In modern day pop culture, it seems that if something is ‘gory’ then it will automatically be ‘scary’. But is this really true?
I will be the first to admit that I am a pretty squeamish person: I passed out twice just getting my ears pierced so you can imagine what I’m like around actual blood! But that being said, I don’t find blood ‘scary’ as such. I don’t have nightmares about blood rivers down corridors, or get freaked out by Red Weddings (well, I do but not for this reason!). Grossed out, sure…scared? Not so much.
Scary, or just plain gross?
Why is blood considered scary?
For one thing, having an actual phobia of blood is one of the most common phobias around so this may be why horror movies, scary games and Halloween costumes have relied so heavily on it to be a scare tactic. No one really knows why it’s a phobia (early childhood trauma or just something on the inside now being on the outside?) but with so many people affected by it, it is a very easy tactic to go for. Plus, it’s relatively easy to make fake blood: Any costume shop will have a fake blood pack, or failing that you can find a simple recipe online that can save you a couple of quid.
Does it still work?
Personally, I don’t find blood scary. As i said before, it grosses me out but it doesn’t scare me. Most of my friends when asked this question, they agree that blood is gross rather than scary. The reason most people don’t want to watch ‘slasher’ films is because the blood makes them feel queasy, and most chances you spend your time waiting for the gore to be over rather than paying attention to the story. Now I will admit that in some cases, blood can help a movie: The very first Saw for example, was amazing! It had the right amount of gore to keep you interested as well as lending to the story arch of increasing desperation. But everyone can agree that as the franchise went on, it became more focused on how imaginative the deaths were rather than whether it actually add to the story.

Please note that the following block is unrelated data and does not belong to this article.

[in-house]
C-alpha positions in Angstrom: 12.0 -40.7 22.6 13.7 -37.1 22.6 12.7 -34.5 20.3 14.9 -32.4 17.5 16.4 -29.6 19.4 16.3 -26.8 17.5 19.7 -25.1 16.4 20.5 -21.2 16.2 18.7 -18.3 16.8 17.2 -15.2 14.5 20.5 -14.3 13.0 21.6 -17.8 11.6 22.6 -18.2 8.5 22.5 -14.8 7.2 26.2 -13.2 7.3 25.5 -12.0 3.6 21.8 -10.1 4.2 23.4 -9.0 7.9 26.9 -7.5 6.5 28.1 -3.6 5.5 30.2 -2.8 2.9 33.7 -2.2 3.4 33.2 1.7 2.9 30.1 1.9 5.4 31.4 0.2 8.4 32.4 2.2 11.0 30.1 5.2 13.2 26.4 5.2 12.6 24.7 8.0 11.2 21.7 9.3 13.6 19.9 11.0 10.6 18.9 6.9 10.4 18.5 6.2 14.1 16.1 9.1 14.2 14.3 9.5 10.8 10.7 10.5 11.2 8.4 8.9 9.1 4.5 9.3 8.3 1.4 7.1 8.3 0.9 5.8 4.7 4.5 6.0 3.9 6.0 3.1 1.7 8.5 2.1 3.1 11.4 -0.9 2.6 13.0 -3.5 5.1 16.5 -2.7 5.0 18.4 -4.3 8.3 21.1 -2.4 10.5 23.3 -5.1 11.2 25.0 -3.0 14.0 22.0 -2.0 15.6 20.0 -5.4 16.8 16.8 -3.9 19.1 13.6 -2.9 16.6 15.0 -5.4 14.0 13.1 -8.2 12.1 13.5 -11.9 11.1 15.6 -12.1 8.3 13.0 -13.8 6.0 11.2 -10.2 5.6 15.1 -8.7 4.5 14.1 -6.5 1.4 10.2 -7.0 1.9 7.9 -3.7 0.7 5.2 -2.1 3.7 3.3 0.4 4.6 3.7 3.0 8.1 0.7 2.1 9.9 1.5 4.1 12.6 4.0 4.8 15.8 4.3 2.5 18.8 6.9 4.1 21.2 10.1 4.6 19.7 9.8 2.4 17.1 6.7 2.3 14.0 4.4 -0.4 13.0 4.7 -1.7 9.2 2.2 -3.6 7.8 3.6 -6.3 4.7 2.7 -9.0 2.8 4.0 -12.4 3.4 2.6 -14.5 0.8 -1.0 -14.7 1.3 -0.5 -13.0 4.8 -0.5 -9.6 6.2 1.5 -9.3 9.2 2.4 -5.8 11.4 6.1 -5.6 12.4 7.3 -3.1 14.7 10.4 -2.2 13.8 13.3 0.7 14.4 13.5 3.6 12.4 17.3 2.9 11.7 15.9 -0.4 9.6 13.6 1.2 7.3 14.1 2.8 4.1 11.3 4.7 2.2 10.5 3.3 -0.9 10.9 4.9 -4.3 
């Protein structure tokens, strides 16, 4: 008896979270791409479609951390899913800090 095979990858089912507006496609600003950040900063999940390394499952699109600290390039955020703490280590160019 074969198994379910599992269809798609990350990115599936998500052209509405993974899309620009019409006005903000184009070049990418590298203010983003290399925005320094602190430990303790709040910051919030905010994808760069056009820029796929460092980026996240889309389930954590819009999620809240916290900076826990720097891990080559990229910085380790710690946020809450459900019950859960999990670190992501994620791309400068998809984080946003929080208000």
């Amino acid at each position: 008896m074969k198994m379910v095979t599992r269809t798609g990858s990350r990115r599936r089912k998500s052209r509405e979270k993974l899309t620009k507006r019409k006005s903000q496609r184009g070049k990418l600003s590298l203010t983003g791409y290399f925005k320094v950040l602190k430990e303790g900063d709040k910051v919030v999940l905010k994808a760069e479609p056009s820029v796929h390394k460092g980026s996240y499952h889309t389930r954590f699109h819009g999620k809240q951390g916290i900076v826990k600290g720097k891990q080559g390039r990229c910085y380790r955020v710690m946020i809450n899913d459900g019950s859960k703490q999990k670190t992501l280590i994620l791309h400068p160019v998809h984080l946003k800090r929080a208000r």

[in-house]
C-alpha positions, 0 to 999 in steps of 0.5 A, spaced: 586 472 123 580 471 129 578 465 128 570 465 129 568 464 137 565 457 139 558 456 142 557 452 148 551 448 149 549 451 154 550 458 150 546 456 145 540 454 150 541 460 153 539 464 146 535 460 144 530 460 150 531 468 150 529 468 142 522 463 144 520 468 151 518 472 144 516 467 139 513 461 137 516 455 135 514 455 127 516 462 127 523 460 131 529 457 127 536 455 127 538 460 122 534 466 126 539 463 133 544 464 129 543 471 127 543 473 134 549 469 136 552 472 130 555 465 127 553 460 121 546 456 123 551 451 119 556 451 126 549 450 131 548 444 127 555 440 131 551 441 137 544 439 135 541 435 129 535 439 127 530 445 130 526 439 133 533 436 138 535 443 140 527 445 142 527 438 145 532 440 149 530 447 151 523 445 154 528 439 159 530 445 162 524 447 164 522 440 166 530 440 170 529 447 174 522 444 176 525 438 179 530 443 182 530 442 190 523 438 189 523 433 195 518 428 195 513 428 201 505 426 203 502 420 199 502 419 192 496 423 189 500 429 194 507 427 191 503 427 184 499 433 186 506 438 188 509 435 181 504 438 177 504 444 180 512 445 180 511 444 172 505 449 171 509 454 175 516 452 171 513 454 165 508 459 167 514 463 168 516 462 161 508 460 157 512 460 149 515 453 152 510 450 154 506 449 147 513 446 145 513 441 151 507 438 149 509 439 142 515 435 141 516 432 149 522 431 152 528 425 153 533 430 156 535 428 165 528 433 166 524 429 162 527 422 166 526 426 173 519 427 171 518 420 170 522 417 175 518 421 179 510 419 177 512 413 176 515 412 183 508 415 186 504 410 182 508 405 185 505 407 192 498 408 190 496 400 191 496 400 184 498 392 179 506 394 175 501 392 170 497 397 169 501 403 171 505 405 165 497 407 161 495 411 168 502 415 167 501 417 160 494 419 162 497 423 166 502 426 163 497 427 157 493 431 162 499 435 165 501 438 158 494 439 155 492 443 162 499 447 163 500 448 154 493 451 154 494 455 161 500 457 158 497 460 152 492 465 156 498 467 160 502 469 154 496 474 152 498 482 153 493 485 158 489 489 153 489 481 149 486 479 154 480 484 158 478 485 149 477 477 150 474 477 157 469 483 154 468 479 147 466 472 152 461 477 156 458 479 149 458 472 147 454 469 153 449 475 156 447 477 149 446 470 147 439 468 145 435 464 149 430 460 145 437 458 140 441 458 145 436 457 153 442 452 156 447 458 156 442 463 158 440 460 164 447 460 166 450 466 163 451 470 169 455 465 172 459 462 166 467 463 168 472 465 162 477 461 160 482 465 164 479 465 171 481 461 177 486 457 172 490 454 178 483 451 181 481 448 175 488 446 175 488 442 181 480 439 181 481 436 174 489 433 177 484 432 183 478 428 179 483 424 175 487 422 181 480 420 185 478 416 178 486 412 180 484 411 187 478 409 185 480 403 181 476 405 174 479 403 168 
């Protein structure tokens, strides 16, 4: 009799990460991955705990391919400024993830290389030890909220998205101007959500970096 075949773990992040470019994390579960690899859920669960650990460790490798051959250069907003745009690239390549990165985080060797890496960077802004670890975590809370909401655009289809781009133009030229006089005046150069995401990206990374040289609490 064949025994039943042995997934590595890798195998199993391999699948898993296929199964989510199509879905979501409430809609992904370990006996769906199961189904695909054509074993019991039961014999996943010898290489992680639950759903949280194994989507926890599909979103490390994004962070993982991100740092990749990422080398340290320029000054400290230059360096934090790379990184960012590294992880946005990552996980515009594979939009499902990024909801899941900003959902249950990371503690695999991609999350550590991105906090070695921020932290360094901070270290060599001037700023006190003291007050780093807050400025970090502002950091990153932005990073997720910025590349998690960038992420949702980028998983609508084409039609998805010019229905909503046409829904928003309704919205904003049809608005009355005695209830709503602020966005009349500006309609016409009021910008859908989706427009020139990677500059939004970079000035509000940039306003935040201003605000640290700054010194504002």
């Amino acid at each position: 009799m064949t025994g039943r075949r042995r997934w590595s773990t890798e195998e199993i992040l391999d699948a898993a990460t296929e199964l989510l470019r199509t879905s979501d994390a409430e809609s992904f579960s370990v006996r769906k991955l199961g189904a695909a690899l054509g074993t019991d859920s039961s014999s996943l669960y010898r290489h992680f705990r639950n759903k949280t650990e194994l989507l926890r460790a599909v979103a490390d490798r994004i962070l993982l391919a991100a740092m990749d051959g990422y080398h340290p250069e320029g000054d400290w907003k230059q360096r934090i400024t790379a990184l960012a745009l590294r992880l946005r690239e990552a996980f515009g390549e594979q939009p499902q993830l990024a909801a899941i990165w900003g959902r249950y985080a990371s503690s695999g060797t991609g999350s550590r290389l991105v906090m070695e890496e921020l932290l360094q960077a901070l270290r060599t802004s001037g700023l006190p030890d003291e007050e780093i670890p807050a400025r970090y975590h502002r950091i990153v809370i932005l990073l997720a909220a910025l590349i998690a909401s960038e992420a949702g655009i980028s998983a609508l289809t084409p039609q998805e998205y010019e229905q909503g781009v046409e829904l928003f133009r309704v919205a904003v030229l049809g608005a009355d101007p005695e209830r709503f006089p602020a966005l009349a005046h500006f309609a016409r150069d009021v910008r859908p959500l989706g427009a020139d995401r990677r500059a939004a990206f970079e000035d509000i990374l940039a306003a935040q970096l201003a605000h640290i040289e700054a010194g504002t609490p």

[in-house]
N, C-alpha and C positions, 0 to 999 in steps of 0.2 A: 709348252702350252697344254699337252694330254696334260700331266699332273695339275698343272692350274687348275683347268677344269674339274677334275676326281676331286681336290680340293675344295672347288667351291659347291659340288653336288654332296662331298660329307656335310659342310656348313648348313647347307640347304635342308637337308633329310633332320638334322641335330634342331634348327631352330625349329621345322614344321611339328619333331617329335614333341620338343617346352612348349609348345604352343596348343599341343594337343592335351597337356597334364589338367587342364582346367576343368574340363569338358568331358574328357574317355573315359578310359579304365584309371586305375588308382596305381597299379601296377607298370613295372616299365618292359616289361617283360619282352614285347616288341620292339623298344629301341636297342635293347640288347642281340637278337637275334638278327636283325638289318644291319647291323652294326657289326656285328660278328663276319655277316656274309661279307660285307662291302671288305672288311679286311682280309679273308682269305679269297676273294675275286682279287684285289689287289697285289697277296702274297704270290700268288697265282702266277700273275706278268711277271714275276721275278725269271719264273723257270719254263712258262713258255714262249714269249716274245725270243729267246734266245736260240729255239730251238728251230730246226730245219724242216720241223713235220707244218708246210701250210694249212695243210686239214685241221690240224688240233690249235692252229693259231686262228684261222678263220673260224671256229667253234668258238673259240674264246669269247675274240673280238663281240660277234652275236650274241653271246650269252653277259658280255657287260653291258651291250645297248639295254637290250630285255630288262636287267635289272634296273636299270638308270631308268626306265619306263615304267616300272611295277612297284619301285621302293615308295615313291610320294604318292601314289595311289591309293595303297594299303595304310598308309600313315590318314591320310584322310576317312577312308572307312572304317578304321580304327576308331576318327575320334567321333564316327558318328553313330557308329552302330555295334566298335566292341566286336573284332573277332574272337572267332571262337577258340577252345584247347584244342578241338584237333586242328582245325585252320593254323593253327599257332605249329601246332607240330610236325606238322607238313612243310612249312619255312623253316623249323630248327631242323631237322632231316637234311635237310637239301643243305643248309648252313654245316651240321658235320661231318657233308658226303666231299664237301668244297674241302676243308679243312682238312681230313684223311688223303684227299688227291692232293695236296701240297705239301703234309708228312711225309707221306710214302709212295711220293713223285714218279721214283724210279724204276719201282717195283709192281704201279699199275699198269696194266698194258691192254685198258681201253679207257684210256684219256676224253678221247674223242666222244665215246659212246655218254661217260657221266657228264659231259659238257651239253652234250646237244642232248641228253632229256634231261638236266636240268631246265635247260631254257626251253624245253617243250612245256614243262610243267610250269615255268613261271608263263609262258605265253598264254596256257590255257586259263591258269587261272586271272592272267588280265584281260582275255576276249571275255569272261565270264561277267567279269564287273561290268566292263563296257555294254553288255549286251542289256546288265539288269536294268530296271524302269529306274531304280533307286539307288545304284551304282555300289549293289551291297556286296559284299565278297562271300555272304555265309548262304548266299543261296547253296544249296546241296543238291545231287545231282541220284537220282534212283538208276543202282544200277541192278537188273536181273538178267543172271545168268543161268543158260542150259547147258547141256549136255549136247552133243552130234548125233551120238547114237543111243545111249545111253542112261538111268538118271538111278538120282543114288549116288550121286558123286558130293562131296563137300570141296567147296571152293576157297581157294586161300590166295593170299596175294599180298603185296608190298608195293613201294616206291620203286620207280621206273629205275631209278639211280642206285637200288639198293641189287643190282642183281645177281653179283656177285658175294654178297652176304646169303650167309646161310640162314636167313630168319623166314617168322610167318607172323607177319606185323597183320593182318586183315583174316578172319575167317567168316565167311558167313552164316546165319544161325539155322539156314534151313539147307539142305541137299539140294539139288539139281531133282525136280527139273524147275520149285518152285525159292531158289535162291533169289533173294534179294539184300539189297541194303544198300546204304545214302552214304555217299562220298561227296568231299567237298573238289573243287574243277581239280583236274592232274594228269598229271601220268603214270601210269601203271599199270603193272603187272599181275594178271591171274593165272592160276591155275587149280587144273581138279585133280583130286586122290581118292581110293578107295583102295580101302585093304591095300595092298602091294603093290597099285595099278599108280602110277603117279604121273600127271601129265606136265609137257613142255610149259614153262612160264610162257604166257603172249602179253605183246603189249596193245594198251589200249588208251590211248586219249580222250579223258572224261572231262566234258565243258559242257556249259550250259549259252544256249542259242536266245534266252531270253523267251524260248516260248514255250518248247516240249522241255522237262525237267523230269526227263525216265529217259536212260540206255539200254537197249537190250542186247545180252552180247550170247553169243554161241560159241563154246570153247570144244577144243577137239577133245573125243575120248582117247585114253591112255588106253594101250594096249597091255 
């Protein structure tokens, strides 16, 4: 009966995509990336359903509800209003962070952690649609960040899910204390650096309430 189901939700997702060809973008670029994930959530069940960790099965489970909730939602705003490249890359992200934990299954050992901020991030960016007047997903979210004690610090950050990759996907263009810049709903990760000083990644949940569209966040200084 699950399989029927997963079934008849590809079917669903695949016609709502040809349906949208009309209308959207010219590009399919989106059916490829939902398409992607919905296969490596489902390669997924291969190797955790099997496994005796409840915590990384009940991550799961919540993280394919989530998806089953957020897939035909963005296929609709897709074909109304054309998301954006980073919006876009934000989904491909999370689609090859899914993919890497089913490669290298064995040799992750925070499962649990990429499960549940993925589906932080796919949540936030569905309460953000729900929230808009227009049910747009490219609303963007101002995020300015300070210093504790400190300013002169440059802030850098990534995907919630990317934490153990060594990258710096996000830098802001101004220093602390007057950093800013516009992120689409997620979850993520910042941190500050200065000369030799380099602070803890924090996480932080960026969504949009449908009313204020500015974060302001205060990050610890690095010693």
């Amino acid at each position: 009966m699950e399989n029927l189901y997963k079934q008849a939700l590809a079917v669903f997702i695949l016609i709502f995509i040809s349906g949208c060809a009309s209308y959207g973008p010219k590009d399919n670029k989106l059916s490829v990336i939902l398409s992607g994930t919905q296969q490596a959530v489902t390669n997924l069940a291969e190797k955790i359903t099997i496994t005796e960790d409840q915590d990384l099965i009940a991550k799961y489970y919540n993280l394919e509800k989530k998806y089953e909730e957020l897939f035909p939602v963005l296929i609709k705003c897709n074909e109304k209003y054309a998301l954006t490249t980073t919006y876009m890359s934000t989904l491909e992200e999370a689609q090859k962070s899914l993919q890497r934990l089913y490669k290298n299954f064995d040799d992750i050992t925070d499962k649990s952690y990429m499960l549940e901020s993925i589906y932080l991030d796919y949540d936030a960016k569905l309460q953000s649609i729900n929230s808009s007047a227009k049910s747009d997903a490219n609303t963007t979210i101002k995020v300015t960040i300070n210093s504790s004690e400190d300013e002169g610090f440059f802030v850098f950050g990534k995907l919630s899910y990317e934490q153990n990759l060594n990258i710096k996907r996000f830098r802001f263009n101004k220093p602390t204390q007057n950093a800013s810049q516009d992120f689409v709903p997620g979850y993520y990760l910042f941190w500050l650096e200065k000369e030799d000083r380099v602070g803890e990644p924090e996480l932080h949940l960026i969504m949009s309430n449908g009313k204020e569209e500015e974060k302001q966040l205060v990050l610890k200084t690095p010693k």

Have we become desensitised?
I like a good horror film, but I love a bad horror film. On Netflix, Amazon Prime, even some TV channels, they all have a wonderful selection of B-Class horror movies. Story aside (if there even is a story) the ‘horror’ aspect of it is normally nothing more than blood and guts. But these days, it almost seems the aim to make the gore so shocking that it is laughable…the more blood used in a death scene and the funnier it seems to become. And i don’t mean funny in a ‘haha jokes’ I mean…it is just laughable in it’s absurdity. But are we becoming desensitised to this type of ‘violence’ or is it simply because it is so over the top we automatically know that this can not be real? While blood is far more common in all films these days (especially those with some sort of violence), we as a society seem pretty sturdy when it comes to blood and guts. However because we are so used to seeing blood even in our TV shows, horror movies now have to go above and beyond with the ‘gore factor’ in order to truly scare us. It seems that most horror movies theses days though are aiming to be so outlandish that they’ll become cult classics, or have to steer clear of blood all together to even be taken seriously in the franchise.
What makes for the best horror?
While we all watch a film to see something that is very different to our normal everyday lives, the joy of horror movies is that they all try to play on the reality: These movie scenes have to convince us that they can happen in real life in order for us to be scared of them in the first place. The more camp the horror, the less likely we are to be scared of it. Some of the best horror films (at least, the best in my opinion) are the ones that play on our reality in order to make us fear that what we have just seen could very well happen to us.